The music program of the evening was a brilliant sitar recital by Ustad Shahid Parvez Khan accompanied on the tabla by Mukesh Jadhav. The maestro said that music is not only entertainment but also touches the heart. He chose the raag Charukesi and his varied improvisations of various phrases, down to the softest tones, had the audience burst into ecstatic applause every few minutes till they finally settled down to drown in the magic of the music. His happy smiles and the enthusiasm of the tabla player added to the charm of the evening and the audience responded with a standing ovation.
On day three, Odissi dancer Rahul Acharya started his performance with a Mangalacharan on Hari Hara along with the Hari Hara shabda of the shabdaswarapata of the Deba Prasad repertoire. In this there is a description of both Hari and Hara. On one side he holds the conch and on the other he holds a skull; on one side he wears a resplendent garland of pearls and on the other he wears a garland of bones; one lives in the opulence of Dwaraka whereas the other invades the cremation ground. Originally choreographed by Guru Deba Prasad Das, it has been reworked by Rahul’s guru Durga Charan Ranbir. The Pallavi in raga Chakravaka was choreographed by Guru Ranbir with rhythm composition by guru Niranjan Patra and music by Nirmal Kumar Mohapatra. Rahul chose ashtapadi Priye Charushile that he has choreographed with music composition by Sukanta Kumar Kundu in raga Desh and tala rupaka, conceptualized and visualized by Pt Nityananda Mishra. He concluded with Mokshya with an invocation to the wellness of the world with the shloka Sarvsham Swastir Bhavatu. The musicians were Guru Durga Charan Ranbir on manjira, Niranjan Patra on the mardala, Ramesh Chandra Das on violin, Sukanta Kumar Kundu on vocal and Srinivas Satpathy on the flute. Obviously the dancer was a bit under the weather and despite being backed by a distinguished orchestra, though he showed his technical expertise through conscious precision of movements, he seemed too restrained in his emotions and somewhat detached with none of his usual charisma and joy in his dance.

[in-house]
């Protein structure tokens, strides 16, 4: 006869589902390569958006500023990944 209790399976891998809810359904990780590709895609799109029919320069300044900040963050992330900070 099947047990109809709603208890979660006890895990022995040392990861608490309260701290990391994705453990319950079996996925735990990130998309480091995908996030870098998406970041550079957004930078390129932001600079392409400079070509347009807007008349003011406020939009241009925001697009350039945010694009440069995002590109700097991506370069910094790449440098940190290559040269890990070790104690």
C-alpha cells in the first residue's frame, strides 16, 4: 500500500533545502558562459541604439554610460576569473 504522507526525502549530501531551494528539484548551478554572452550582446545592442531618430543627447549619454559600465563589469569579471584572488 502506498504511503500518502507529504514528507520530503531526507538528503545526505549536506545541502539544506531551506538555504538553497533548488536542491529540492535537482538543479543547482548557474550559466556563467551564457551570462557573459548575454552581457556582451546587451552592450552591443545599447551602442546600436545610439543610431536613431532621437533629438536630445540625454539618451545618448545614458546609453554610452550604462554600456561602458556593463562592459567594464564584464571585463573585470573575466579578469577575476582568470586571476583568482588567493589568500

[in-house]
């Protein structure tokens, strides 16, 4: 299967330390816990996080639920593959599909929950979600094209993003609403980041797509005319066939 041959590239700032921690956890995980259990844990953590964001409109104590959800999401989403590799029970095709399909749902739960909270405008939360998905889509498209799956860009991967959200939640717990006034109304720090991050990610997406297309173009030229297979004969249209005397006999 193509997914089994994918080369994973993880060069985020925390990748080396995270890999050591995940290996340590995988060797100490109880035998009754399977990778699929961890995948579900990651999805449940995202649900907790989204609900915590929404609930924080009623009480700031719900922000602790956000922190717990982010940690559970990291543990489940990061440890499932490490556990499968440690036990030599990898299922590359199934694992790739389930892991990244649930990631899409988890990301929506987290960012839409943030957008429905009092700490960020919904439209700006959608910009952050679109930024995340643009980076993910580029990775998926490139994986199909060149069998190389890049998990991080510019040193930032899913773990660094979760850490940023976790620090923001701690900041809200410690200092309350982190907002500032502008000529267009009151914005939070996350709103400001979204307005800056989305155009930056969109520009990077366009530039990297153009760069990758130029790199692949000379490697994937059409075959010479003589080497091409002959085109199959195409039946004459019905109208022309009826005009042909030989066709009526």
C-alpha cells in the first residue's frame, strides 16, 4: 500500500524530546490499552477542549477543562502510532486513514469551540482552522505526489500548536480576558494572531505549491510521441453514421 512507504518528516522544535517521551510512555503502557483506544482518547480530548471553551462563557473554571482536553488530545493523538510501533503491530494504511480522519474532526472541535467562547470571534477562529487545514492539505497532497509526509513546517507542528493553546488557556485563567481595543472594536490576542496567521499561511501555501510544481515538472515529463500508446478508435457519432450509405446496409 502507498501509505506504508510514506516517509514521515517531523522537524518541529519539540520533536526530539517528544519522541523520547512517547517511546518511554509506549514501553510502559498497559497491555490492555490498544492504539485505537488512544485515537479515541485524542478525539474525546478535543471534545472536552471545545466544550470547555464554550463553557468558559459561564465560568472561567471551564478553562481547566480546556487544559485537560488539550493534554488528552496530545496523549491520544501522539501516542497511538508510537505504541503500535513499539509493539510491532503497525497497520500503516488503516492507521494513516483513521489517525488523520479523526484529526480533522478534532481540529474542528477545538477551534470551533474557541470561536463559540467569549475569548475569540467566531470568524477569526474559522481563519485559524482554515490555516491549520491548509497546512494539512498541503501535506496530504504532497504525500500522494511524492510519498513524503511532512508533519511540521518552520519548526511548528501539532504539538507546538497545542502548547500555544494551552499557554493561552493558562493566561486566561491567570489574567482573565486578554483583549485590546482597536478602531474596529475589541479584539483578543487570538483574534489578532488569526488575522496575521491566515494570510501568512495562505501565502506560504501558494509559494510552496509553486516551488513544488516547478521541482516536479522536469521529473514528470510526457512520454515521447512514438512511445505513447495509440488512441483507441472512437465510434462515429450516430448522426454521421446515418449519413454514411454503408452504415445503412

Tabla maestro Pandit Yogesh Samsi confessed to performing for the first time in Bhubaneswar. His fingers flew over the tabla in vilambit, madhyama and drut laya and his bandishes were received with much delight by the audience. He was accompanied by Tanmay Deochake on the harmonium and together they created great music for the evening.